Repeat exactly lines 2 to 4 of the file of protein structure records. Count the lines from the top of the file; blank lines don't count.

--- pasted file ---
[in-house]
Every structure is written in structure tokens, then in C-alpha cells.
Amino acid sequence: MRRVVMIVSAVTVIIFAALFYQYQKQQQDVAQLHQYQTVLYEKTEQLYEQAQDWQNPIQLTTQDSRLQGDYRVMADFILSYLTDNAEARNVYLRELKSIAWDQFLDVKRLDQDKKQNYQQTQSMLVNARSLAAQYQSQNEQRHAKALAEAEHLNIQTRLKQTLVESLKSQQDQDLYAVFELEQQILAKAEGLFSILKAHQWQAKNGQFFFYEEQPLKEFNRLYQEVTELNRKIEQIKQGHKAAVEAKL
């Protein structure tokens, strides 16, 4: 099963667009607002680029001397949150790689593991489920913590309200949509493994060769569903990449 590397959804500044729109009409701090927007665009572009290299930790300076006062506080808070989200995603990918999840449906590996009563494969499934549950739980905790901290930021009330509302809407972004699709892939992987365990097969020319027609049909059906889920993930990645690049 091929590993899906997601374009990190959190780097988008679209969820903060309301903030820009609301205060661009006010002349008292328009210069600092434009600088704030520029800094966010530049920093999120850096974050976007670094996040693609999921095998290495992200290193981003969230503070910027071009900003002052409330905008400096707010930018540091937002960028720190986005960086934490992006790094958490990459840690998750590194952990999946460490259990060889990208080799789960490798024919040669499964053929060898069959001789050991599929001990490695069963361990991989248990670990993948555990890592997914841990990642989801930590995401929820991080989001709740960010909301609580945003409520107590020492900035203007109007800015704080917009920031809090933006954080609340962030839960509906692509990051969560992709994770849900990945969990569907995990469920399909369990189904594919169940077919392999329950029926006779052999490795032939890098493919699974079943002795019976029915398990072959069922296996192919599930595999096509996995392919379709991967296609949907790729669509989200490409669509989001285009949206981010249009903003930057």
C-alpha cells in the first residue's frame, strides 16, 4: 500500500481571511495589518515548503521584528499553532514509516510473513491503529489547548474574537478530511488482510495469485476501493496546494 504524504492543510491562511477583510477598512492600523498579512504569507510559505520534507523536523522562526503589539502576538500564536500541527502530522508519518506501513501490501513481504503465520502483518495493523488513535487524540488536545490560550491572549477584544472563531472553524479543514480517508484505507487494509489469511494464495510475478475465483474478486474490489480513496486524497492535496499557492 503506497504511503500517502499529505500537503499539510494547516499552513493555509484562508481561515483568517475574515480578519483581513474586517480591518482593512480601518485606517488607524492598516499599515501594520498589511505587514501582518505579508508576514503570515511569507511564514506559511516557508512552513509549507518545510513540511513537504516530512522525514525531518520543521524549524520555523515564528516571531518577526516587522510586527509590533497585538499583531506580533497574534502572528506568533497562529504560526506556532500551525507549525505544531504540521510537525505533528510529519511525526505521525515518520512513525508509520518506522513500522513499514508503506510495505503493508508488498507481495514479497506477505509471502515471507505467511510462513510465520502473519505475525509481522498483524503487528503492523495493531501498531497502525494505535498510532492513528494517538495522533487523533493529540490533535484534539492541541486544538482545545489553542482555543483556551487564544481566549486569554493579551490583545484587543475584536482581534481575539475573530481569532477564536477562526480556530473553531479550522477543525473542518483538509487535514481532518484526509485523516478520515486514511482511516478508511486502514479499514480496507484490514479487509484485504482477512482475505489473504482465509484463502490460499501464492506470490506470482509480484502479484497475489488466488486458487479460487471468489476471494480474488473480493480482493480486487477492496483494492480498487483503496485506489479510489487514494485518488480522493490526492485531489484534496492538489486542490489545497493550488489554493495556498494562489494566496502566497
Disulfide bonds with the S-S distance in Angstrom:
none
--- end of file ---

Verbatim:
Every structure is written in structure tokens, then in C-alpha cells.
Amino acid sequence: MRRVVMIVSAVTVIIFAALFYQYQKQQQDVAQLHQYQTVLYEKTEQLYEQAQDWQNPIQLTTQDSRLQGDYRVMADFILSYLTDNAEARNVYLRELKSIAWDQFLDVKRLDQDKKQNYQQTQSMLVNARSLAAQYQSQNEQRHAKALAEAEHLNIQTRLKQTLVESLKSQQDQDLYAVFELEQQILAKAEGLFSILKAHQWQAKNGQFFFYEEQPLKEFNRLYQEVTELNRKIEQIKQGHKAAVEAKL
């Protein structure tokens, strides 16, 4: 099963667009607002680029001397949150790689593991489920913590309200949509493994060769569903990449 590397959804500044729109009409701090927007665009572009290299930790300076006062506080808070989200995603990918999840449906590996009563494969499934549950739980905790901290930021009330509302809407972004699709892939992987365990097969020319027609049909059906889920993930990645690049 091929590993899906997601374009990190959190780097988008679209969820903060309301903030820009609301205060661009006010002349008292328009210069600092434009600088704030520029800094966010530049920093999120850096974050976007670094996040693609999921095998290495992200290193981003969230503070910027071009900003002052409330905008400096707010930018540091937002960028720190986005960086934490992006790094958490990459840690998750590194952990999946460490259990060889990208080799789960490798024919040669499964053929060898069959001789050991599929001990490695069963361990991989248990670990993948555990890592997914841990990642989801930590995401929820991080989001709740960010909301609580945003409520107590020492900035203007109007800015704080917009920031809090933006954080609340962030839960509906692509990051969560992709994770849900990945969990569907995990469920399909369990189904594919169940077919392999329950029926006779052999490795032939890098493919699974079943002795019976029915398990072959069922296996192919599930595999096509996995392919379709991967296609949907790729669509989200490409669509989001285009949206981010249009903003930057």